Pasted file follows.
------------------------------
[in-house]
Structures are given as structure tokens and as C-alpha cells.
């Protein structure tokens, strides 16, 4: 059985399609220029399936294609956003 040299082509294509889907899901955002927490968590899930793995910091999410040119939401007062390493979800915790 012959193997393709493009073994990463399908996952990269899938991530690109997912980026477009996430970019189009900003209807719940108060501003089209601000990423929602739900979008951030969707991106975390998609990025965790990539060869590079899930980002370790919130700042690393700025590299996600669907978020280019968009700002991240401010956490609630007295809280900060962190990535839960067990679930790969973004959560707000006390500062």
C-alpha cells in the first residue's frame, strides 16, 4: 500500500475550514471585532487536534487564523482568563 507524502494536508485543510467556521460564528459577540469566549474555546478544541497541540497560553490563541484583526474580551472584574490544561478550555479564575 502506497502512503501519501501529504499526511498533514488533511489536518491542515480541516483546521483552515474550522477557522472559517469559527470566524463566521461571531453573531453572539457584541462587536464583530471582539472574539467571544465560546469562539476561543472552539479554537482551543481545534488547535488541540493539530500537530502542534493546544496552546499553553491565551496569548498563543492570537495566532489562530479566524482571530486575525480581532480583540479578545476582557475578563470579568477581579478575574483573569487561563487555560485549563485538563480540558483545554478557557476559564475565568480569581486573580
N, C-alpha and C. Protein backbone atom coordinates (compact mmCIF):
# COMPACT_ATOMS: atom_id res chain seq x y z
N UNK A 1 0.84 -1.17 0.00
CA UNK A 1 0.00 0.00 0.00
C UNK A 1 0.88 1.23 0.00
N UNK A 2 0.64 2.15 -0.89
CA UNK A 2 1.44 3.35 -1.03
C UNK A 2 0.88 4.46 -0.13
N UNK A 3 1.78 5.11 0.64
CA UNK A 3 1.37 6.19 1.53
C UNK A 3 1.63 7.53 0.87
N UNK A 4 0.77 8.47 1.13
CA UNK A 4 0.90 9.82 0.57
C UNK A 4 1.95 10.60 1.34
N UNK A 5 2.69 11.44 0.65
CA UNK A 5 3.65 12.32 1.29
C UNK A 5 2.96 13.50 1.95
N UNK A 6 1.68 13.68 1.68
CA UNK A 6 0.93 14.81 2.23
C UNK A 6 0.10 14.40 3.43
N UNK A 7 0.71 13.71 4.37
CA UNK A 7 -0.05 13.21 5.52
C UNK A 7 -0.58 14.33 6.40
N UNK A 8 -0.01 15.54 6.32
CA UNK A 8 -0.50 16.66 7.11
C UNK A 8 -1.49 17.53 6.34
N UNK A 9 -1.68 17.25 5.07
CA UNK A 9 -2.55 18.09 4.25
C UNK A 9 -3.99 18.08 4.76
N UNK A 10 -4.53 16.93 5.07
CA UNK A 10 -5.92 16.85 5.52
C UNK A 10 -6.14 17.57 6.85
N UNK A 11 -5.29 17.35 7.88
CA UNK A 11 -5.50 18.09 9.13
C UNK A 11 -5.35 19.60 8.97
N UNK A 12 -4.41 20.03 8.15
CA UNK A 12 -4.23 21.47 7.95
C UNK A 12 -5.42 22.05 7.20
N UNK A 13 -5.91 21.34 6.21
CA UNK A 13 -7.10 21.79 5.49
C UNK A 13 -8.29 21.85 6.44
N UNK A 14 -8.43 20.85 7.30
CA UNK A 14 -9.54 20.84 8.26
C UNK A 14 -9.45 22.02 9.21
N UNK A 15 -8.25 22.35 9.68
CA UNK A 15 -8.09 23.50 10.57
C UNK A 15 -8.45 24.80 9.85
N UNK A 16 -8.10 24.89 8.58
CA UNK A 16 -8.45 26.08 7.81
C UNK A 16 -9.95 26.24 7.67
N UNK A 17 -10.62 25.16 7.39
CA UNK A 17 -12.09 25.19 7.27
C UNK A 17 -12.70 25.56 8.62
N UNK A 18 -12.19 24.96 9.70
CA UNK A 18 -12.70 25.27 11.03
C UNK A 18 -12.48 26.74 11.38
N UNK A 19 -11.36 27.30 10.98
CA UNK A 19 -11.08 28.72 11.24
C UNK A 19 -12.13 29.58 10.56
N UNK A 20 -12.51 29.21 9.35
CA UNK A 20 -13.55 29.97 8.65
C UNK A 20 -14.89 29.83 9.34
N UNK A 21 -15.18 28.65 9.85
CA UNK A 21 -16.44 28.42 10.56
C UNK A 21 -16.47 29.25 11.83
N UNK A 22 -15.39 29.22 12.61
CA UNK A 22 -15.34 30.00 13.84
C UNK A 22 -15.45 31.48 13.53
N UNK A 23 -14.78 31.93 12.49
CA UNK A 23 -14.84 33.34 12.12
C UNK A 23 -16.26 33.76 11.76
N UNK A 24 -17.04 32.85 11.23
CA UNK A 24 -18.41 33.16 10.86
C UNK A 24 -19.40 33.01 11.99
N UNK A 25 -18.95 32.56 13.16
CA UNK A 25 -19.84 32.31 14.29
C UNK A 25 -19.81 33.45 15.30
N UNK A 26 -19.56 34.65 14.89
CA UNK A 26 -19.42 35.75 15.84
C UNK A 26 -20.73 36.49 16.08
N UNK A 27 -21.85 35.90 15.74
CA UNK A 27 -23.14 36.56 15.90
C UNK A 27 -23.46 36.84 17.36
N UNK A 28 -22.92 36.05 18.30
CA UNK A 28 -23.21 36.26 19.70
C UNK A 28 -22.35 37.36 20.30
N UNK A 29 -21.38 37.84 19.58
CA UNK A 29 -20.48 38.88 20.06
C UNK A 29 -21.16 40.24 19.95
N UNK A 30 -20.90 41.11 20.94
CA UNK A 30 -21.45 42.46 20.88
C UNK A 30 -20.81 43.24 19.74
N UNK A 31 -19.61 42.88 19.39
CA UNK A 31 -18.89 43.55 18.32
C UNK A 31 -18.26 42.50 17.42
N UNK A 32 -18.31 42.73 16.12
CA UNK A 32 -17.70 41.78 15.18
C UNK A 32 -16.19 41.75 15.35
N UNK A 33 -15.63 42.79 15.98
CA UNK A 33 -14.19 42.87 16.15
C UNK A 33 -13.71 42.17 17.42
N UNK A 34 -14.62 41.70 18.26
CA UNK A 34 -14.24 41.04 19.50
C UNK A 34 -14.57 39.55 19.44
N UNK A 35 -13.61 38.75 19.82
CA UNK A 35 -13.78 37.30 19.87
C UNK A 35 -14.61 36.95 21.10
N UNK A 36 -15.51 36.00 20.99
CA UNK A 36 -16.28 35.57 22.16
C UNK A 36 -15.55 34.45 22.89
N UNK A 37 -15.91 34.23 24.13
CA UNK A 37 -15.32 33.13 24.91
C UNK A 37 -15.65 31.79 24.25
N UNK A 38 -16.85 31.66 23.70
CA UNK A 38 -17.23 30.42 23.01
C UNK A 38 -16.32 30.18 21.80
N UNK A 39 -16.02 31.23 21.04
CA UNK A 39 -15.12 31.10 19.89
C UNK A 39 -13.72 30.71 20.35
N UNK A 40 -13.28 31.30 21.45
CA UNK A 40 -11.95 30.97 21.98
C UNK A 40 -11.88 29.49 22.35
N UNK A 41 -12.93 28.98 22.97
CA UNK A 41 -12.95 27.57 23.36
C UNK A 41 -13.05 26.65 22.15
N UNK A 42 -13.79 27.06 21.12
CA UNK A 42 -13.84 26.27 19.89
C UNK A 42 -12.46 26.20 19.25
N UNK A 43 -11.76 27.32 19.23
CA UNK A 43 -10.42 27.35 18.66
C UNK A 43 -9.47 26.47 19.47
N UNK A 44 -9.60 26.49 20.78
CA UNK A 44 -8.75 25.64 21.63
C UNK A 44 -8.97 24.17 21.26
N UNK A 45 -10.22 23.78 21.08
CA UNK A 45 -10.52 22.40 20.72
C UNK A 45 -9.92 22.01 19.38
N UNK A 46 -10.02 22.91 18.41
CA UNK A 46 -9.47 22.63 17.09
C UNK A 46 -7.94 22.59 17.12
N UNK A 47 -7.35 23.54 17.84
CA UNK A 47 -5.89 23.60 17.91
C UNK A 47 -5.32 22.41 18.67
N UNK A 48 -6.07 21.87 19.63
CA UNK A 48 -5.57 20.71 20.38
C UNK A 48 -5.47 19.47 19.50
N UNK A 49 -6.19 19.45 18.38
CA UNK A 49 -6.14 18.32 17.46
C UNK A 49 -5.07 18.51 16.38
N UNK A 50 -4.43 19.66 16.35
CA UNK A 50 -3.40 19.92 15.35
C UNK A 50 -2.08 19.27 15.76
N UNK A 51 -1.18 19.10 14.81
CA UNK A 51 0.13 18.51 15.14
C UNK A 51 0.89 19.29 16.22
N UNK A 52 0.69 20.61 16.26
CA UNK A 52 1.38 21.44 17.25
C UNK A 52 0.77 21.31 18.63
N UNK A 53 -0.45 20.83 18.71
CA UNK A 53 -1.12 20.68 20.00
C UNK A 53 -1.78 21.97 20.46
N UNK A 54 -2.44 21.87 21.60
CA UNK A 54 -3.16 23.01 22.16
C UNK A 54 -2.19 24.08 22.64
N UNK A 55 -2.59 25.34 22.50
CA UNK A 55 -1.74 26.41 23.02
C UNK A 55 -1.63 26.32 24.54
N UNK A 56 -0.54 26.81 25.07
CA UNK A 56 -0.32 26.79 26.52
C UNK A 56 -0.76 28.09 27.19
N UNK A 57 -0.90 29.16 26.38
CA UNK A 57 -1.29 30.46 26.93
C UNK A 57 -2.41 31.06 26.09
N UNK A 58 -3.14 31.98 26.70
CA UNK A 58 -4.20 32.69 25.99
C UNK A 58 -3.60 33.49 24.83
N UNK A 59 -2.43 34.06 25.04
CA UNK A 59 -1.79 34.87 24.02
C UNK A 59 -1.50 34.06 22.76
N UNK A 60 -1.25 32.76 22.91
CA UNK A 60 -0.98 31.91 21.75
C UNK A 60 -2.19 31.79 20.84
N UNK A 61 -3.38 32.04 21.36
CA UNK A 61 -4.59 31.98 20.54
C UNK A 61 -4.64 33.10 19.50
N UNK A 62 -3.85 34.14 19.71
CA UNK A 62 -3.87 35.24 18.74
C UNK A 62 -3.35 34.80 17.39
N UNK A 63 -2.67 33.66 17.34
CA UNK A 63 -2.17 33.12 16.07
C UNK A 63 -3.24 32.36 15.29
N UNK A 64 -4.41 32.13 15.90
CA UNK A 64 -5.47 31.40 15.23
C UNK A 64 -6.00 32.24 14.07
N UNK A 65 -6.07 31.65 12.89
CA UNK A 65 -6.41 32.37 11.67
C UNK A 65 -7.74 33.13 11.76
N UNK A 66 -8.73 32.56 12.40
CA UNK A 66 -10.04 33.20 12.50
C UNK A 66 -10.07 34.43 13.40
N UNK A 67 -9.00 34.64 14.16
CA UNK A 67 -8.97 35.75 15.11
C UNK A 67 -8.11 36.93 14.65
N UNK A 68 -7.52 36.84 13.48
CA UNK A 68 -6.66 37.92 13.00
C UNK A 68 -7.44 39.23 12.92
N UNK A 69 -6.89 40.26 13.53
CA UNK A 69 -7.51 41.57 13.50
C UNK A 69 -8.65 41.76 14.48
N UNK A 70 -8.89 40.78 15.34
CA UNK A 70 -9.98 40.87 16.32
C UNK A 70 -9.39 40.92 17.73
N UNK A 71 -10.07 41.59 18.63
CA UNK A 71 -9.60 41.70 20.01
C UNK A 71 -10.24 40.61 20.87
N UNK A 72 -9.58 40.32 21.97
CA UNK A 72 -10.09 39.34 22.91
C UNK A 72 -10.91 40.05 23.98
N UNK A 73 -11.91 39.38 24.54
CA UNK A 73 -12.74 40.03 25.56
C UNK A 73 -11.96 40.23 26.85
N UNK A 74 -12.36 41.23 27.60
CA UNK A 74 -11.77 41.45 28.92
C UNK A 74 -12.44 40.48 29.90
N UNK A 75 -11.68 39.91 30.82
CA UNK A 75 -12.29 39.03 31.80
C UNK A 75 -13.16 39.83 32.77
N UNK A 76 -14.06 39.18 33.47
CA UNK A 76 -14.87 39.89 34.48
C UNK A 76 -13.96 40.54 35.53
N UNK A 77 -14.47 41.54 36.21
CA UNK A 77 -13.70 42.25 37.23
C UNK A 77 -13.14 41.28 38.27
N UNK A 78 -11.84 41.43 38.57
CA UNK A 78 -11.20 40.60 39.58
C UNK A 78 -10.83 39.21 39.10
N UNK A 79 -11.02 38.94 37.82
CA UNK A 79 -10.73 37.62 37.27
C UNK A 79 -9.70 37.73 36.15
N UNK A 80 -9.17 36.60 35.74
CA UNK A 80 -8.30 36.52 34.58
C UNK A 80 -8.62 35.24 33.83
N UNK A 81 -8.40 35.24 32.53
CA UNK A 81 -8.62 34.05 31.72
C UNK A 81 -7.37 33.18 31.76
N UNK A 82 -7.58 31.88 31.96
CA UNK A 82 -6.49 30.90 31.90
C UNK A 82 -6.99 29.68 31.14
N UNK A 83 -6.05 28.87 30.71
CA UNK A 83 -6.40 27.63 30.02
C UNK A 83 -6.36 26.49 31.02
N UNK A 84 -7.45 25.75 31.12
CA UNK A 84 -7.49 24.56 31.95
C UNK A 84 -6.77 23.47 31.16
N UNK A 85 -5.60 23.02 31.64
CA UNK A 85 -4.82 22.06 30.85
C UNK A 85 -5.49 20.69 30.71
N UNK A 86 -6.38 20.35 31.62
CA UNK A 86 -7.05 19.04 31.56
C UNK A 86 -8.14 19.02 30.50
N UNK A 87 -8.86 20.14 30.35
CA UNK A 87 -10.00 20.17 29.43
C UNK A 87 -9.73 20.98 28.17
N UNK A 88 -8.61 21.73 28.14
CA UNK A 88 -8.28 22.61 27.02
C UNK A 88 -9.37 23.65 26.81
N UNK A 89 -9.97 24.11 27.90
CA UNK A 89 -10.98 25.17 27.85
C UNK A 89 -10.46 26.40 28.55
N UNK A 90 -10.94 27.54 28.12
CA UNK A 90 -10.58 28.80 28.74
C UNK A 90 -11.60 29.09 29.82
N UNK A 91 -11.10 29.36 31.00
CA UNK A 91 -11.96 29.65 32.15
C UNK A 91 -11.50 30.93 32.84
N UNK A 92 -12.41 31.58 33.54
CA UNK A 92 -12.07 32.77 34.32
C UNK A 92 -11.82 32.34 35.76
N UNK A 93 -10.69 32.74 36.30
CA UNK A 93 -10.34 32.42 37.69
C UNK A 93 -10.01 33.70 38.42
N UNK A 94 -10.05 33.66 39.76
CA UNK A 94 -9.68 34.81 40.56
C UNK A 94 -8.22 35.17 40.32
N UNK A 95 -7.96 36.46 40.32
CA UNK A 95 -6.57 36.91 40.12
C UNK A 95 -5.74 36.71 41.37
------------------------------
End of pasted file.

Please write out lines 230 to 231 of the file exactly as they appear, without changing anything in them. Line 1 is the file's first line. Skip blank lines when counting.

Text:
CA UNK A 75 -12.29 39.03 31.80
C UNK A 75 -13.16 39.83 32.77